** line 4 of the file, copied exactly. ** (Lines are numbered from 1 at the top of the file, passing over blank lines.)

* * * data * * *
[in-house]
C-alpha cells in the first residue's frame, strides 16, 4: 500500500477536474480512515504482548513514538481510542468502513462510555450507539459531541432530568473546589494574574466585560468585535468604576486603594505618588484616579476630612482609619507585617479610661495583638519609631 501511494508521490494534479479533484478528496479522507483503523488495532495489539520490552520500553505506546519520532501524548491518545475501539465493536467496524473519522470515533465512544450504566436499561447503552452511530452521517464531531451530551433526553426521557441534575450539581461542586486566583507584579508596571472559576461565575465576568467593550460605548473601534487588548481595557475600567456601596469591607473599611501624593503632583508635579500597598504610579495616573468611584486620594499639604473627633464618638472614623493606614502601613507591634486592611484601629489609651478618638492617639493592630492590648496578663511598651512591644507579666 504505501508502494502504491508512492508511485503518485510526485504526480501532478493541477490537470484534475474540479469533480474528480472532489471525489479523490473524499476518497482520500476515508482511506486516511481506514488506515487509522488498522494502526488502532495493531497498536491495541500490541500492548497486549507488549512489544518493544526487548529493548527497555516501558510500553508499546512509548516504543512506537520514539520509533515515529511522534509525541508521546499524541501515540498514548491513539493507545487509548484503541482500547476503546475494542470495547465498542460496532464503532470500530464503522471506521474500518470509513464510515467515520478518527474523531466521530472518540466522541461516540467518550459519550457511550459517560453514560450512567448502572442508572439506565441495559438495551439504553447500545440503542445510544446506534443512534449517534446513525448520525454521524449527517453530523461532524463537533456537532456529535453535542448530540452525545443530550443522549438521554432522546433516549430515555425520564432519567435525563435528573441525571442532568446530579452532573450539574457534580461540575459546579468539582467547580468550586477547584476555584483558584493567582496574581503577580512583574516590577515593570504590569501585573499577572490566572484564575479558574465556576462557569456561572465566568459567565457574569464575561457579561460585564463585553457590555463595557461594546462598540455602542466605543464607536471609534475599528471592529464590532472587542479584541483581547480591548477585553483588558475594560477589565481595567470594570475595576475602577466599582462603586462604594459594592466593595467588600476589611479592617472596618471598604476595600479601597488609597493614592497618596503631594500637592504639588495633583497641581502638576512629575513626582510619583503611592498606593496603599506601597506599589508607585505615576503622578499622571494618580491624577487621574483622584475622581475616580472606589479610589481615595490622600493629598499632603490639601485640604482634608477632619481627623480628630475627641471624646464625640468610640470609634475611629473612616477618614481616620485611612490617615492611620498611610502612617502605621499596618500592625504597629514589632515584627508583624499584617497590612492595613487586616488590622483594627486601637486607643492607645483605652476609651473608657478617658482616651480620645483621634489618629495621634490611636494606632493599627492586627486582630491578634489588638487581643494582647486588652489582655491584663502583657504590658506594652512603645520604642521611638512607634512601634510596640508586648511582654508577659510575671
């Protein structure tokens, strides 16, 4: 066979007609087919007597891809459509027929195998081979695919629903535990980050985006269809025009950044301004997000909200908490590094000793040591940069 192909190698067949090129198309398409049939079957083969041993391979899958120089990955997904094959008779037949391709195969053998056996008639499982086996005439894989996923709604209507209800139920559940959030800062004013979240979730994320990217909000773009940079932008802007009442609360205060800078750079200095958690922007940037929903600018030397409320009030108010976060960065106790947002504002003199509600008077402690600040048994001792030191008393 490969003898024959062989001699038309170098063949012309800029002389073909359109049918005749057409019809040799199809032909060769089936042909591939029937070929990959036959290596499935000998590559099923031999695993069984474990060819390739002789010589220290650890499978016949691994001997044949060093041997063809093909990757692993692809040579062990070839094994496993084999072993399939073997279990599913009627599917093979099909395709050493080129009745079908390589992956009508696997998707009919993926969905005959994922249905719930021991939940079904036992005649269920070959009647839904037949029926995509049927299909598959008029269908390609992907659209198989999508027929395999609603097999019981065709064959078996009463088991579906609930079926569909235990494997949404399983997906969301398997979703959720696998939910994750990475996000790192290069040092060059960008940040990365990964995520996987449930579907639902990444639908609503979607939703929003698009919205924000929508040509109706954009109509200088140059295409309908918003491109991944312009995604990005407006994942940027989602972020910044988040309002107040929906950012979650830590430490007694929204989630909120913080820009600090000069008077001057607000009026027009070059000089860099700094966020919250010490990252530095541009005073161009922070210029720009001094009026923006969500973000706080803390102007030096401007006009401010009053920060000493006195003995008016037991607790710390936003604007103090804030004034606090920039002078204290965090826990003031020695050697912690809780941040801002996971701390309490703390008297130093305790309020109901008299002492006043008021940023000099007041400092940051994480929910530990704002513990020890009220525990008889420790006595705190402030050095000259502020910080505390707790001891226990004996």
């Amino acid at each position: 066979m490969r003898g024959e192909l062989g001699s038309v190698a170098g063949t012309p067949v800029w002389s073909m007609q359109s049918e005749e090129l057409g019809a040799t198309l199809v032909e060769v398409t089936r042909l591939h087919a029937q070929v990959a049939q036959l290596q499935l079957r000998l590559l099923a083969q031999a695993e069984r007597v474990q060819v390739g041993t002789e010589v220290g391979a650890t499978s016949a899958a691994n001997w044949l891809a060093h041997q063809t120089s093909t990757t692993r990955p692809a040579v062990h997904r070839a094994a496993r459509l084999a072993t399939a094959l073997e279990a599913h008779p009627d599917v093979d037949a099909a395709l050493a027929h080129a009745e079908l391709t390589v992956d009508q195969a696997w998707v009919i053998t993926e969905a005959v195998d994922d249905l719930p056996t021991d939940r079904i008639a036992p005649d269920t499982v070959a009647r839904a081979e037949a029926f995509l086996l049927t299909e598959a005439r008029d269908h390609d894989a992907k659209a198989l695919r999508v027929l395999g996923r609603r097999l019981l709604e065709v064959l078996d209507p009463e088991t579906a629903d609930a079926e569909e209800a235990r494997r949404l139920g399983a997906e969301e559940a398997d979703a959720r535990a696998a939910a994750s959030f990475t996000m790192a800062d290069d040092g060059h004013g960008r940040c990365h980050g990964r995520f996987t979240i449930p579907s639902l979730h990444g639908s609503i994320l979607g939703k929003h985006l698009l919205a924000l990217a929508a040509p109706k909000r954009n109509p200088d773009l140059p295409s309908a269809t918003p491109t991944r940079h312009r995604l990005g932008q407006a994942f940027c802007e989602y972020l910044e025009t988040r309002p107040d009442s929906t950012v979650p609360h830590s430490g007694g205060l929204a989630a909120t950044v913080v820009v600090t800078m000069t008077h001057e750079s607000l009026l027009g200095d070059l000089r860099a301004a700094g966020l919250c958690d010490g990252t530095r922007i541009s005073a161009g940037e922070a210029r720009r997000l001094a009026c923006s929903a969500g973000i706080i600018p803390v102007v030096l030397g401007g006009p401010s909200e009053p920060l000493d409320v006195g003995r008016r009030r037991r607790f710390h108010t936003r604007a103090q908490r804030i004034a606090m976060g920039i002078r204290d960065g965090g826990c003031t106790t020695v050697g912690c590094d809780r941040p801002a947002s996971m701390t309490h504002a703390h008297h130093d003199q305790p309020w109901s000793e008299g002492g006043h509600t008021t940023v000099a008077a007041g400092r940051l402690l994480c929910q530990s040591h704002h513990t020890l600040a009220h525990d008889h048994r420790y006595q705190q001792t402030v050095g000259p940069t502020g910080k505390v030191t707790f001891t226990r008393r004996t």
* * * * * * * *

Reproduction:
């Amino acid at each position: 066979m490969r003898g024959e192909l062989g001699s038309v190698a170098g063949t012309p067949v800029w002389s073909m007609q359109s049918e005749e090129l057409g019809a040799t198309l199809v032909e060769v398409t089936r042909l591939h087919a029937q070929v990959a049939q036959l290596q499935l079957r000998l590559l099923a083969q031999a695993e069984r007597v474990q060819v390739g041993t002789e010589v220290g391979a650890t499978s016949a899958a691994n001997w044949l891809a060093h041997q063809t120089s093909t990757t692993r990955p692809a040579v062990h997904r070839a094994a496993r459509l084999a072993t399939a094959l073997e279990a599913h008779p009627d599917v093979d037949a099909a395709l050493a027929h080129a009745e079908l391709t390589v992956d009508q195969a696997w998707v009919i053998t993926e969905a005959v195998d994922d249905l719930p056996t021991d939940r079904i008639a036992p005649d269920t499982v070959a009647r839904a081979e037949a029926f995509l086996l049927t299909e598959a005439r008029d269908h390609d894989a992907k659209a198989l695919r999508v027929l395999g996923r609603r097999l019981l709604e065709v064959l078996d209507p009463e088991t579906a629903d609930a079926e569909e209800a235990r494997r949404l139920g399983a997906e969301e559940a398997d979703a959720r535990a696998a939910a994750s959030f990475t996000m790192a800062d290069d040092g060059h004013g960008r940040c990365h980050g990964r995520f996987t979240i449930p579907s639902l979730h990444g639908s609503i994320l979607g939703k929003h985006l698009l919205a924000l990217a929508a040509p109706k909000r954009n109509p200088d773009l140059p295409s309908a269809t918003p491109t991944r940079h312009r995604l990005g932008q407006a994942f940027c802007e989602y972020l910044e025009t988040r309002p107040d009442s929906t950012v979650p609360h830590s430490g007694g205060l929204a989630a909120t950044v913080v820009v600090t800078m000069t008077h001057e750079s607000l009026l027009g200095d070059l000089r860099a301004a700094g966020l919250c958690d010490g990252t530095r922007i541009s005073a161009g940037e922070a210029r720009r997000l001094a009026c923006s929903a969500g973000i706080i600018p803390v102007v030096l030397g401007g006009p401010s909200e009053p920060l000493d409320v006195g003995r008016r009030r037991r607790f710390h108010t936003r604007a103090q908490r804030i004034a606090m976060g920039i002078r204290d960065g965090g826990c003031t106790t020695v050697g912690c590094d809780r941040p801002a947002s996971m701390t309490h504002a703390h008297h130093d003199q305790p309020w109901s000793e008299g002492g006043h509600t008021t940023v000099a008077a007041g400092r940051l402690l994480c929910q530990s040591h704002h513990t020890l600040a009220h525990d008889h048994r420790y006595q705190q001792t402030v050095g000259p940069t502020g910080k505390v030191t707790f001891t226990r008393r004996t």